Queensland Government officials and timber representatives met in Brisbane to discuss the use of mass timber construction ahead of the Brisbane 2032 Olympic and Paralympic Games.
The Timber 2032 Forum hosted by Timber Queensland and the Australian Research Council Advance Timber Hub also discussed using non-mass timber products and establishing timber plantations to achieve a “climate positive” Brisbane 2032 Olympic and Paralympic Games.
In June, the Queensland Government supported investment in engineered wood products (mass timber) and their use in constructing Olympic Venues.
This includes the Athletes Village, with Bart Mellish, the Minister representing the Premier, telling the Doing Timber Business in Queensland Sympoisum that “using timber for the Athletes’ Village could achieve a dual legacy as a sustainable venue and as lasting affordable accommodation.”
Timber 2032 Forum host Clarissa Brandt said, “The natural warmth and beauty of wood can enhance the overall atmosphere of the venues and athlete villages.”
According to Ms Brandt, the Strategic Relations and Communications Manager for Timber Queensland, the Games allow the industry to shine alongside its athletes.
“Our beautiful hardwood and softwood timbers are the gold medal solution to lowering emissions and reducing embodied carbon in construction.”
“Timber 2032 Forum attendees will also gain insights into another winning aspect of using timber; the health and wellbeing benefits associated with timber buildings to improve Olympic athletes, and subsequent residents, mental state, stress levels and performance.”
The forum had a strong carbon focus, with natural capital investment and embodied carbon among themes discussed during the morning session.
Wood Central was provided a copy of the program, which can be downloaded here.
Earlier this year, the Queensland Government, in collaboration with the AIS, Queensland Academy of Sport and Athletics Australia, delivered a new Timber Pavillion using Queensland glulam.
The award-winning pavilion – which will train the next generation of shot put, discus, javelin, hammer throw and decathlon stars – was the southern hemisphere’s first elite facility to achieve net-zero certification.
The facility is considered a test case for the Brisbane games, the first to follow IOC’s now-mandated climate-positive games requirements.
The pavilion used glulam supplied by Hyne Timber and Xlam with Shane Robertson, General Manager of Xlam, one of several panel members participating in the panel session, “Prior preparation: understanding the realities of timber construction to ensure positive outcomes.”
“From carbon sequestration to locally grown and manufactured timber, mass timber solutions for Athletes’ Villages, stadiums, and other Olympic infrastructure are the perfect solution to deliver carbon-positive games with a lasting legacy,” Mr Roberston said.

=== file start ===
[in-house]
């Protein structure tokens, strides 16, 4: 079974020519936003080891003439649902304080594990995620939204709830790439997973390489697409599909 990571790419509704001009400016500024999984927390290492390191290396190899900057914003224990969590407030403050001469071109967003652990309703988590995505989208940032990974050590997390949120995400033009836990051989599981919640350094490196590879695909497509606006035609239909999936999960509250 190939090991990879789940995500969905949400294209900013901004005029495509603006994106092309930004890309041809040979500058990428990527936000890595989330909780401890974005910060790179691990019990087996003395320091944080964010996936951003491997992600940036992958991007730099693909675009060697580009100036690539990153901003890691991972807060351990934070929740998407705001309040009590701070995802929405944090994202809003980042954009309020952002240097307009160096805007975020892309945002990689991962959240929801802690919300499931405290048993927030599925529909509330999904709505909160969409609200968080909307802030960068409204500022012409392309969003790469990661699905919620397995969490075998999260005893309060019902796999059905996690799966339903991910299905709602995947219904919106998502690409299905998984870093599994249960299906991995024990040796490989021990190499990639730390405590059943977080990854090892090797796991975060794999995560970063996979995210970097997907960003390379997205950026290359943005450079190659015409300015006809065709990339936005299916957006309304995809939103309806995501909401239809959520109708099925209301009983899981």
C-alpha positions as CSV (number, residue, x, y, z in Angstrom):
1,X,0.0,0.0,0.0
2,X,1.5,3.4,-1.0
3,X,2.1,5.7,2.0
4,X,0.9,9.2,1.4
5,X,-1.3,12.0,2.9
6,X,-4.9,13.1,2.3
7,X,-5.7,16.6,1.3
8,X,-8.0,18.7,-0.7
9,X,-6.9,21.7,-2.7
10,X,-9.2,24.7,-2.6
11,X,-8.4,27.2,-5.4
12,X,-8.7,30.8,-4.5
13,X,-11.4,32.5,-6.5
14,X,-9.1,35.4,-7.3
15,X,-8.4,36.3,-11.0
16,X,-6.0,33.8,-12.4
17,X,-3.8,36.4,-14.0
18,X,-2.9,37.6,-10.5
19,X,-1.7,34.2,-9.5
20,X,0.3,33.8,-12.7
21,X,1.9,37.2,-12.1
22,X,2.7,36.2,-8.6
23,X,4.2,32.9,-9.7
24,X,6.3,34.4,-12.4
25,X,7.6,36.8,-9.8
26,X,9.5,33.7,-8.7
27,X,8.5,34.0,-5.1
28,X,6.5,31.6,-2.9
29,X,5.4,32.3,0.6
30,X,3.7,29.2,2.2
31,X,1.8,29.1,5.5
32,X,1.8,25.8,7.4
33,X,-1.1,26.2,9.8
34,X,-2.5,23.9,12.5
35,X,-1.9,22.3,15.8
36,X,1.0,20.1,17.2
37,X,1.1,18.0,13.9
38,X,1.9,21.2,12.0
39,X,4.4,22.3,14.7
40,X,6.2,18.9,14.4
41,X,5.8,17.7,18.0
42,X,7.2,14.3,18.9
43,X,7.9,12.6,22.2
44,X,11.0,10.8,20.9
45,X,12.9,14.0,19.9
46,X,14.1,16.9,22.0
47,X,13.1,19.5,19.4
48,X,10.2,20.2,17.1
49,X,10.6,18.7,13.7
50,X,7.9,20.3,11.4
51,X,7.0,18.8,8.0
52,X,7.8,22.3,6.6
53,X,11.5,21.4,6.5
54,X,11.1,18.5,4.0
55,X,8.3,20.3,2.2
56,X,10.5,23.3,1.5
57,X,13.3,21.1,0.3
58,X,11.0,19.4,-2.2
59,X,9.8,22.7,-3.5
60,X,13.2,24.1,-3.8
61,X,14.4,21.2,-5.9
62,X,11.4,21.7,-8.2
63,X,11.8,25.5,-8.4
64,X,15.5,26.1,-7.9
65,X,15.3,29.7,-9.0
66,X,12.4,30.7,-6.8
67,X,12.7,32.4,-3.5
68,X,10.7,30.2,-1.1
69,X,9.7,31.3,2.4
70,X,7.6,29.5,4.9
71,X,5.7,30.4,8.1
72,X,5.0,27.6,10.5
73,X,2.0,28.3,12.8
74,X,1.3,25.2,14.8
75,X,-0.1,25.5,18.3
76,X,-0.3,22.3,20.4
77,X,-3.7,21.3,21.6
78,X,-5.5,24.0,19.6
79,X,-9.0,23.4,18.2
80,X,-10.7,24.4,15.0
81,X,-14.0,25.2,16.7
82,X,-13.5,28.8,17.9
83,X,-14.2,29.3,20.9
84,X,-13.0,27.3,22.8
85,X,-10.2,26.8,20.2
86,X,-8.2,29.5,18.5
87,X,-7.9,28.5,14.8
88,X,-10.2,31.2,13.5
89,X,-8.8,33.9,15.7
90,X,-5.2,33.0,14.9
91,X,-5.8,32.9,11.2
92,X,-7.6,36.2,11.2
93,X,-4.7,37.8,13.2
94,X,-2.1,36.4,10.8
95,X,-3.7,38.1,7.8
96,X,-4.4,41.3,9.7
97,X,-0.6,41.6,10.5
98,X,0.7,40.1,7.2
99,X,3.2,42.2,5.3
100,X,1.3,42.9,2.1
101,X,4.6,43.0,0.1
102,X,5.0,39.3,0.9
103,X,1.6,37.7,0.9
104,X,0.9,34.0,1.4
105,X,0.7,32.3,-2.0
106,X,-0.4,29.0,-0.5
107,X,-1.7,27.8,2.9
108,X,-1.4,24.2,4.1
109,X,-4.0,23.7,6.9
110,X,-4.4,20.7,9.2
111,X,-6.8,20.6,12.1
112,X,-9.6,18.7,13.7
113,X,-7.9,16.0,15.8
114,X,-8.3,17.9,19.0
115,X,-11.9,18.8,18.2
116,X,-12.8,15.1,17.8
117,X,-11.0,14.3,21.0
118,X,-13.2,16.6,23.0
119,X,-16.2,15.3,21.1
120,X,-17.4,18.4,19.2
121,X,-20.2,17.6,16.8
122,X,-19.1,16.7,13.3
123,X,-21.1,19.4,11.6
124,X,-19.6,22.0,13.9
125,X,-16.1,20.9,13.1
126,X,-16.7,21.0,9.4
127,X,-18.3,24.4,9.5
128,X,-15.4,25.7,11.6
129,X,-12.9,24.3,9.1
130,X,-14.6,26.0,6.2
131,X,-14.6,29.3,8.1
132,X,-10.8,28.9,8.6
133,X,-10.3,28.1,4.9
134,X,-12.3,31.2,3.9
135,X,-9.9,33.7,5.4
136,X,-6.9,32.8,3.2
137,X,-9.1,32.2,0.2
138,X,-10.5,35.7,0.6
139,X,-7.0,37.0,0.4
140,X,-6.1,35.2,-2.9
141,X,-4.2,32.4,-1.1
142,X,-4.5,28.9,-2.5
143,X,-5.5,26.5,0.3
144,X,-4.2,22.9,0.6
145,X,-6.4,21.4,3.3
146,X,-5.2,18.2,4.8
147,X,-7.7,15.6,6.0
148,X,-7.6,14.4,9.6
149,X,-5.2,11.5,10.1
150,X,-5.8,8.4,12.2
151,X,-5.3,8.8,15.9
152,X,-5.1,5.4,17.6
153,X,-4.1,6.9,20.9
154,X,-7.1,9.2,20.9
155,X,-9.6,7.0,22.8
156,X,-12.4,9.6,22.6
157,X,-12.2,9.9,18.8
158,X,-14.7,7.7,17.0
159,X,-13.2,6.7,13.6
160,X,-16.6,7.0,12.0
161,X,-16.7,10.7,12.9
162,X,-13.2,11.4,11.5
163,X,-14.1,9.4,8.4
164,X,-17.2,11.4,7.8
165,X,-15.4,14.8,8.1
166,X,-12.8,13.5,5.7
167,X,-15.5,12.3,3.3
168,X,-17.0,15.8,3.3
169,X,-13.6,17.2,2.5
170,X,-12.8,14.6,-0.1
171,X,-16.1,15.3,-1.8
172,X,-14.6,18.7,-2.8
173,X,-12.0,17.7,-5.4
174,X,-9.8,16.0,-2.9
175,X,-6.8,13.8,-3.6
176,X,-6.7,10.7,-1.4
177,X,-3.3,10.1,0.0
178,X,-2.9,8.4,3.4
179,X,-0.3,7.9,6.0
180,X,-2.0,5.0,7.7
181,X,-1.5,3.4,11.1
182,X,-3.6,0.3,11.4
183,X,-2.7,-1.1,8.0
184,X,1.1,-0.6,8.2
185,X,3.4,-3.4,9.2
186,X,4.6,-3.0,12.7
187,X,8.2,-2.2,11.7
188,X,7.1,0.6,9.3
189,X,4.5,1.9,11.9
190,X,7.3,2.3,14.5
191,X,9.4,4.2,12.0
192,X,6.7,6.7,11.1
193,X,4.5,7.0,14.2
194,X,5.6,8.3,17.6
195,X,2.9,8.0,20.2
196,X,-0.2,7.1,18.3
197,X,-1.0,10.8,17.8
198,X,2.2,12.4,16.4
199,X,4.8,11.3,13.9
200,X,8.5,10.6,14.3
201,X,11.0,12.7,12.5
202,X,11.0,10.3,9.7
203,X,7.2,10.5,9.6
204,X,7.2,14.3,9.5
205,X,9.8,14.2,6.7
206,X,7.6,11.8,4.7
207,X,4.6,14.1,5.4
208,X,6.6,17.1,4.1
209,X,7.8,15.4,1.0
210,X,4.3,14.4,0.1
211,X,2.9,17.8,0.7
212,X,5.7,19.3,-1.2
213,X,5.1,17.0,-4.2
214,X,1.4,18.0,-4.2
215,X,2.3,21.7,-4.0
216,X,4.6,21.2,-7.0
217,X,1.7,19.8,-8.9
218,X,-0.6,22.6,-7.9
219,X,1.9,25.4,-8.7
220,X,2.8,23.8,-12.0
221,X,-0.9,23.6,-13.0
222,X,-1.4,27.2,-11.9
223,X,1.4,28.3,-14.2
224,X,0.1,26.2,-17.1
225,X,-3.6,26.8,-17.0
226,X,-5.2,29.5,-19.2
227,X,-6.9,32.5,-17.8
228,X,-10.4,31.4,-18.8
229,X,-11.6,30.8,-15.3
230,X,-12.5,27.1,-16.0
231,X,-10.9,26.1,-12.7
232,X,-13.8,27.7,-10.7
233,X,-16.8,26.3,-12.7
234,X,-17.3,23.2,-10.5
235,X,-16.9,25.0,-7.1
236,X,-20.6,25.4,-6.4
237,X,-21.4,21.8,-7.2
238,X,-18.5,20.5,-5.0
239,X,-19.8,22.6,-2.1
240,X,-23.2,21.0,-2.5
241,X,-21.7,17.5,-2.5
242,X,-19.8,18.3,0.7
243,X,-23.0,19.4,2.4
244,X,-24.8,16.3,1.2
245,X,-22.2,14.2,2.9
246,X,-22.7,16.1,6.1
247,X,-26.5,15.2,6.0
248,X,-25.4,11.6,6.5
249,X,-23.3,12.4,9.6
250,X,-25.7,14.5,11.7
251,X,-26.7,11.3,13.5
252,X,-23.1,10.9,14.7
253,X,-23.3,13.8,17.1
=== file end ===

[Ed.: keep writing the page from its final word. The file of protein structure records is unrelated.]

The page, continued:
However, Mr Robertson said to achieve success, “Timber needs to be specified from the onset followed by the engagement of experts in the field.”
“You can’t design a building in concrete and steel then attempt to convert it to timber and still gain the many benefits including design and cost efficiencies which largely come from the prefabrication, lighter weight material and speed of construction.”
Amongst the morning presenters included Jason Wilson, CEO of HQPlantations, who spoke of the value of natural capital investment and plantation establishment in delivering an enduring legacy.
HQPlantations manages over 320,000 hectares of plantation forests throughout Queensland. These plantations produce up to 2.3 million cubic metres of logs annually, supporting domestic and export industries.
Ms Brandt said the Queensland Government’s Brisbane 2032 Legacy Plan defines how to drive economic, social and environmental outcomes that ensure lasting benefits before, during and after the Games.
“Planting production trees ticks all the boxes for delivering a climate-positive legacy.”
A Legacy Plantation would, according to Ms Brandt, deliver carbon sequestration to offset Olympic infrastructure construction and grow regional jobs now and into the future.
It would also assist in addressing Queensland’s looming shortage of structural timbers.
“To put this in perspective – by 2035, Queensland will face a timber production shortfall for house frames equivalent to the size of Cairns, because we don’t have the trees growing in the ground right now to meet that demand. The shortfall gap will only get worse if action is not taken.
“Today is the perfect opportunity for Government decision-makers to reflect on the important role of timber and wood in everyday lives as well as how it will be utilised for Brisbane 2032.”
Less than a year before the 2024 Olympic Games begins, the Brisbane organisers can take inspiration from Paris, which is entering the final straight of a marathon which has seen all but one of the 35 venues upcycled for the games.
In a significant shift in emphasis, 95% of the venues in Paris will be existing or temporary, with only the athletes’ village and aquatics centre constructed from scratch.
That means the Games’ planned budget of €8 billion is considerably less than that of London, Rio or Tokyo.
The Aquatics Centre and Athletes Village are the only venues for the Games required to meet this regulation; however, several venues are undergoing timber makeovers.
These include the Champs de Mars Arena, the Georges-Vallerey Pool and the Athletes Village – the inspiration for Brisbane’s Athletes Village.